20/21 July 2019
70 kms (44 miles)
There were times when the earth warmed. This happened over thousands or hundreds of thousands of years. And then there were times the earth cooled, over thousands or hundreds of thousands of years. And it did this again and again, on timescales too huge for most to comprehend. There were five mass extinctions along the way, wiping out 70 – 96 percent of life on Earth each time.
And then man arrived. And then there was the Industrial Revolution. And then the climate began to warm at unprecedented speed – in a couple hundred years instead of thousands or tens of thousands. And so also began the 6th mass extinction event – we are living it now.
I’ve gazed at the KT-boundary in walls of rocks – that thin line of history 66 million years ago that saw 76 percent of all life wiped out. Such a thin line. And so we tread another one now.
Anyone with any understanding of geology and the time scales involved cannot help but be alarmed by the trend lines on those climate graphs. There is nothing to believe or not believe about climate change. You either understand the science or you out yourself as scientifically illiterate.
Yet those humans and their contribution to a rapidly warming climate are helping me set my own record this weekend.
I don’t normally camp in winter. It’s not especially cold here – our record low is -6C. But it does get just below or above freezing on many nights. And winter is our rainy season. So it is mostly too wet, or too cold, or too cool and damp to want to camp.
The earliest I’ve previously camped out in winter was 8 August. But this year we are blowing that record out of the water and pushing that back to mid-July. We’ve had plenty of cool and cold days this winter. We’ve had a bit more rain than last. But we’ve also had way more days of 14-16C (ave is 13C) than we should. Our winters are already getting warmer and drier overall.
Today’s high will be 15C. It will be a bit windy. Tomorrow’s high is to be 13C with showers developing. Overnight, the low is supposed to be 5C. How can someone not go on an overnight ride with those conditions!!?
Nigel comes over to spray weeds and replace the battery in my car. Then he takes me, the bike and gear and drops us off at the start of a gravel road on his way home. I love how he unceremoniously dumps my gear and me at the side of the road. The bike and gear are unloaded in a pile, he gives me a quick hug and kiss, and then he drives away. Truly, I do love this. I love that he has the confidence in me to not feel like he needs to stick around to make sure I’m okay and see me away. Or…. he may have just been hungry and wanted to get home to lunch.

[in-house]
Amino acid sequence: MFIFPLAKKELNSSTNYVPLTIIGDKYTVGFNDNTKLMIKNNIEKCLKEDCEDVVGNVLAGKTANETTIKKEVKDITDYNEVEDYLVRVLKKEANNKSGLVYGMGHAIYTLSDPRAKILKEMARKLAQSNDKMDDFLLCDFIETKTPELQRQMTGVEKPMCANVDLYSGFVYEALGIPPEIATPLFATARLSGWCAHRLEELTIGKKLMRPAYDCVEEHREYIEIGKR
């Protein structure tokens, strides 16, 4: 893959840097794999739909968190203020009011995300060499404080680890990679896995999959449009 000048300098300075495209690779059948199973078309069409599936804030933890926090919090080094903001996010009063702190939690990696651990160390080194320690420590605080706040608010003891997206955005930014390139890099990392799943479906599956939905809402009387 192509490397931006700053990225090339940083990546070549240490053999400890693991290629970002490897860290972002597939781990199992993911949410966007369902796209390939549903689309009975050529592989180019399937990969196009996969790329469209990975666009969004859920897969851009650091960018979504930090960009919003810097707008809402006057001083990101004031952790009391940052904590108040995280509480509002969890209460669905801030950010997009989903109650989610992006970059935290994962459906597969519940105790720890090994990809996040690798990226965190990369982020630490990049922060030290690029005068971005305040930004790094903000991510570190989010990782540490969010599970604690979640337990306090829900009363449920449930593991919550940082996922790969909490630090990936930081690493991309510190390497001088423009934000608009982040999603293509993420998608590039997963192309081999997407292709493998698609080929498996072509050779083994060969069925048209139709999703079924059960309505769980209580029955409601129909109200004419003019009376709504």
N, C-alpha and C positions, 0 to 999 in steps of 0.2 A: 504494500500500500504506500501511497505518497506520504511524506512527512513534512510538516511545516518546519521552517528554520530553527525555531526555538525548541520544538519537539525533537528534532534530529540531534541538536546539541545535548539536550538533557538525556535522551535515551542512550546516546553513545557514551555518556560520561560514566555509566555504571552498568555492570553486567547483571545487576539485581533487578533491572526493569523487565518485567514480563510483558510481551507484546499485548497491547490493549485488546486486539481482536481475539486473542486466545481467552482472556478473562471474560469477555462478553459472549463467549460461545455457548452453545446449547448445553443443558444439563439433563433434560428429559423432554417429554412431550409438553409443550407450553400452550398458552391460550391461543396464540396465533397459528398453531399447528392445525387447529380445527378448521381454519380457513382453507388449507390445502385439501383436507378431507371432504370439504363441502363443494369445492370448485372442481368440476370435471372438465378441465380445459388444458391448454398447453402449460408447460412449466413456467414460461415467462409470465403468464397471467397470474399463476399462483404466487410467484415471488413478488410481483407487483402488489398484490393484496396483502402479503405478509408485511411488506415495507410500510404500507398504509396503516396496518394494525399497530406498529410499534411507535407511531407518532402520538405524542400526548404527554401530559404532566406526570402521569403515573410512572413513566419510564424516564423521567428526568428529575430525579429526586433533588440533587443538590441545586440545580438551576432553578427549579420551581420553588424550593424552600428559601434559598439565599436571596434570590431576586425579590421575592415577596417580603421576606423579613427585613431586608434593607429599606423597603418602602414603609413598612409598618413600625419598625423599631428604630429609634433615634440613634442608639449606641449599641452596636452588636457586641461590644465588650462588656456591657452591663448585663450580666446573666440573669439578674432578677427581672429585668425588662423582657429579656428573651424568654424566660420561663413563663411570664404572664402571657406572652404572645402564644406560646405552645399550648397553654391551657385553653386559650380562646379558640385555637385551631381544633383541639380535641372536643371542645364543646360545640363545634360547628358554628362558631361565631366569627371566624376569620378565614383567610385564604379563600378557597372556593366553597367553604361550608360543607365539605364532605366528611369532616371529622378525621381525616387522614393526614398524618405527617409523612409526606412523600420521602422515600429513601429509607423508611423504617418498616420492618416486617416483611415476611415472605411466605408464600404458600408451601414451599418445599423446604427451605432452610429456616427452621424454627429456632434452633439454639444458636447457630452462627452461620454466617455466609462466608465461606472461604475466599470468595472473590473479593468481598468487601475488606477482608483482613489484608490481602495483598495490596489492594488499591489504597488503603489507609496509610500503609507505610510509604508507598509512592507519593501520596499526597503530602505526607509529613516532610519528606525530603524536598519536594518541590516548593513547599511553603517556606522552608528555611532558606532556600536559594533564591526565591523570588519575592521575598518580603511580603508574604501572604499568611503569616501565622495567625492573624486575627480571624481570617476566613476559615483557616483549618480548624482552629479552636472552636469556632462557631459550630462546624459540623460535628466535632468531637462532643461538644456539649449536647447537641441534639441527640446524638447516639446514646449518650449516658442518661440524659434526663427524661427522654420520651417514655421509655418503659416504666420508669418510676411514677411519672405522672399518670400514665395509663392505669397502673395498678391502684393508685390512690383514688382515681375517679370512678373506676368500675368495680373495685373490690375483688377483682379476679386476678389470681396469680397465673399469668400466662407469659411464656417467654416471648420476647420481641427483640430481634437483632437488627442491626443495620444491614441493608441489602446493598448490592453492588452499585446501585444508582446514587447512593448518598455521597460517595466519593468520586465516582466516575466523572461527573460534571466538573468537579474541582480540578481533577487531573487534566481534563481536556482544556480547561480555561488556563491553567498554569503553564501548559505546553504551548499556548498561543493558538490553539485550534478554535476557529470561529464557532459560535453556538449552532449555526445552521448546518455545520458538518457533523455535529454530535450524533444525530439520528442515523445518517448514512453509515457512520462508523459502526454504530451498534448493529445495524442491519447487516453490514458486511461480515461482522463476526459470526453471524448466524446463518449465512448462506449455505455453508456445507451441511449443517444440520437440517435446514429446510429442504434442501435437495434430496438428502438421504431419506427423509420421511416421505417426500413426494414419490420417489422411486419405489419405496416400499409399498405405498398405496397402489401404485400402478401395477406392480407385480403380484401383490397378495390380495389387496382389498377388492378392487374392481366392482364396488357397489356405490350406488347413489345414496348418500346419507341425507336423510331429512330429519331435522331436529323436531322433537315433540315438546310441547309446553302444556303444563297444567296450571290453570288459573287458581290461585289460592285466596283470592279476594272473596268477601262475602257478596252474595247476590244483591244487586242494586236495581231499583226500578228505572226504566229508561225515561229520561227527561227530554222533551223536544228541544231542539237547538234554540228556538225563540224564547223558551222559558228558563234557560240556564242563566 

Nigel did query why he was dropping me off on this particular road. My reply: “It’s on the map. And I haven’t ridden it before.” He seemed satisfied with the answer – he is a road trip guy at heart anyway.
I load the bike. You cannot underestimate how grateful I am to be out here, how grateful I am to have returned to the land of the living, how grateful I am to feel a bit better. I still feel pretty shit, but I am no longer short of breath just walking around the house, and I am no longer so fatigued I cannot scrape myself out of bed. It is all relative.
I am out here today saying “Fuck You” to the identified and yet-to-be-identified diseases that have been dragging me down for two years now (this is approximately the weekend of when I contracted WNV in July 2017). I am out here today to set a personal winter camping record (my American record is waaaay more impressive!). I am out here today to test out the new sleeping bag my parents funded. I am out here today to ride new roads. I am out here today… because there is nowhere else I’d rather be than on my bike.
And an overnight ride is finally something I can manage again. Just. Please don’t get excited about distance or speed, because low and slow, like cooking BBQ brisket, is how these days go down.
Our first road is a new one – Popes Road. It climbs gently away from the river past grapevines and fat, grazing sheep. We roll up the roll of earth with Mt Ochertyre to the left. The clouds scull forward to the southeast and I love watching the patterns of shade swill across the bright green pastures. Small black dots that are cows in the distance are swallowed and then spat back out by the moving shadows.
The road dips off the rise as a huge expanse of valley and sky spread out before me. I love the big skies of Oz. Popes Road isn’t the best surface and I spend most of the road riding in the spirit of papal politics – on the right. Cyclists always choose the best line – there are no politics in saving your arse… or looking for comfort… or aiming for smoothness. Okay, maybe there is, but not in this context.